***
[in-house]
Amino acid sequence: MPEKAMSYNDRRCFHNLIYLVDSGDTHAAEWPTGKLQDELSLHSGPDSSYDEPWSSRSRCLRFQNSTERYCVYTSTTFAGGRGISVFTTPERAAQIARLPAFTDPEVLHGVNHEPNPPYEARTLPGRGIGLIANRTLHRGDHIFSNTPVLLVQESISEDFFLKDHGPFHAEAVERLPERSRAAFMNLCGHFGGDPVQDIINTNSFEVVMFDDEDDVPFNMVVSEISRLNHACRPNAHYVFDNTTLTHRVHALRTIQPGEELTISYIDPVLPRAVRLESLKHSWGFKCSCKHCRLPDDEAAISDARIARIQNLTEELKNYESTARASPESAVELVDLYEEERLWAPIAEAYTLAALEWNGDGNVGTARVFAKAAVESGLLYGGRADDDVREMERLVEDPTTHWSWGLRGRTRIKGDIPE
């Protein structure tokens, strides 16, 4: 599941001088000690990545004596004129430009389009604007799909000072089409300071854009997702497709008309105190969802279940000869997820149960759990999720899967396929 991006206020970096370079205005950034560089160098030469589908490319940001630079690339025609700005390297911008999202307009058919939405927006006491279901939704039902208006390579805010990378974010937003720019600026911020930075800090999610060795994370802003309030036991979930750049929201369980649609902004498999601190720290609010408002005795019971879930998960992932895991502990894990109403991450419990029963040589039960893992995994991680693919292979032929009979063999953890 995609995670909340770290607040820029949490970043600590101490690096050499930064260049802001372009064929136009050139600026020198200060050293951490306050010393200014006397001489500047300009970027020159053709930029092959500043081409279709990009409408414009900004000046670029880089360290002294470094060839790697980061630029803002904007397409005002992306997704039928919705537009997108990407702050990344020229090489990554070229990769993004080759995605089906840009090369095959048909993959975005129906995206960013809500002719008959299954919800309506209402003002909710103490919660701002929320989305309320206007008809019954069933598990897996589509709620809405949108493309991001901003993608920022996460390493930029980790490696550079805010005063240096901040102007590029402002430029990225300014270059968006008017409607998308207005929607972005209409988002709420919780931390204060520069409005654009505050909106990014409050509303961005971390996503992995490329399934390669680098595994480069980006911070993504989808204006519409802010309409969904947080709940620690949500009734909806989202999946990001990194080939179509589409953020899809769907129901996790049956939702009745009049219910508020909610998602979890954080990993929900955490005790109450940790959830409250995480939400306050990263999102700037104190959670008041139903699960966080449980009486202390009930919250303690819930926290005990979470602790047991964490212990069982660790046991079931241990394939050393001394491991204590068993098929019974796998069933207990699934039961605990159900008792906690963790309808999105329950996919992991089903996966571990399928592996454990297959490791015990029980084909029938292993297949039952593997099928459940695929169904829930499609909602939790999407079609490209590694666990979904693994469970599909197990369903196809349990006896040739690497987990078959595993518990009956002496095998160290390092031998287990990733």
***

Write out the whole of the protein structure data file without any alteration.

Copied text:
[in-house]
Amino acid sequence: MPEKAMSYNDRRCFHNLIYLVDSGDTHAAEWPTGKLQDELSLHSGPDSSYDEPWSSRSRCLRFQNSTERYCVYTSTTFAGGRGISVFTTPERAAQIARLPAFTDPEVLHGVNHEPNPPYEARTLPGRGIGLIANRTLHRGDHIFSNTPVLLVQESISEDFFLKDHGPFHAEAVERLPERSRAAFMNLCGHFGGDPVQDIINTNSFEVVMFDDEDDVPFNMVVSEISRLNHACRPNAHYVFDNTTLTHRVHALRTIQPGEELTISYIDPVLPRAVRLESLKHSWGFKCSCKHCRLPDDEAAISDARIARIQNLTEELKNYESTARASPESAVELVDLYEEERLWAPIAEAYTLAALEWNGDGNVGTARVFAKAAVESGLLYGGRADDDVREMERLVEDPTTHWSWGLRGRTRIKGDIPE
């Protein structure tokens, strides 16, 4: 599941001088000690990545004596004129430009389009604007799909000072089409300071854009997702497709008309105190969802279940000869997820149960759990999720899967396929 991006206020970096370079205005950034560089160098030469589908490319940001630079690339025609700005390297911008999202307009058919939405927006006491279901939704039902208006390579805010990378974010937003720019600026911020930075800090999610060795994370802003309030036991979930750049929201369980649609902004498999601190720290609010408002005795019971879930998960992932895991502990894990109403991450419990029963040589039960893992995994991680693919292979032929009979063999953890 995609995670909340770290607040820029949490970043600590101490690096050499930064260049802001372009064929136009050139600026020198200060050293951490306050010393200014006397001489500047300009970027020159053709930029092959500043081409279709990009409408414009900004000046670029880089360290002294470094060839790697980061630029803002904007397409005002992306997704039928919705537009997108990407702050990344020229090489990554070229990769993004080759995605089906840009090369095959048909993959975005129906995206960013809500002719008959299954919800309506209402003002909710103490919660701002929320989305309320206007008809019954069933598990897996589509709620809405949108493309991001901003993608920022996460390493930029980790490696550079805010005063240096901040102007590029402002430029990225300014270059968006008017409607998308207005929607972005209409988002709420919780931390204060520069409005654009505050909106990014409050509303961005971390996503992995490329399934390669680098595994480069980006911070993504989808204006519409802010309409969904947080709940620690949500009734909806989202999946990001990194080939179509589409953020899809769907129901996790049956939702009745009049219910508020909610998602979890954080990993929900955490005790109450940790959830409250995480939400306050990263999102700037104190959670008041139903699960966080449980009486202390009930919250303690819930926290005990979470602790047991964490212990069982660790046991079931241990394939050393001394491991204590068993098929019974796998069933207990699934039961605990159900008792906690963790309808999105329950996919992991089903996966571990399928592996454990297959490791015990029980084909029938292993297949039952593997099928459940695929169904829930499609909602939790999407079609490209590694666990979904693994469970599909197990369903196809349990006896040739690497987990078959595993518990009956002496095998160290390092031998287990990733």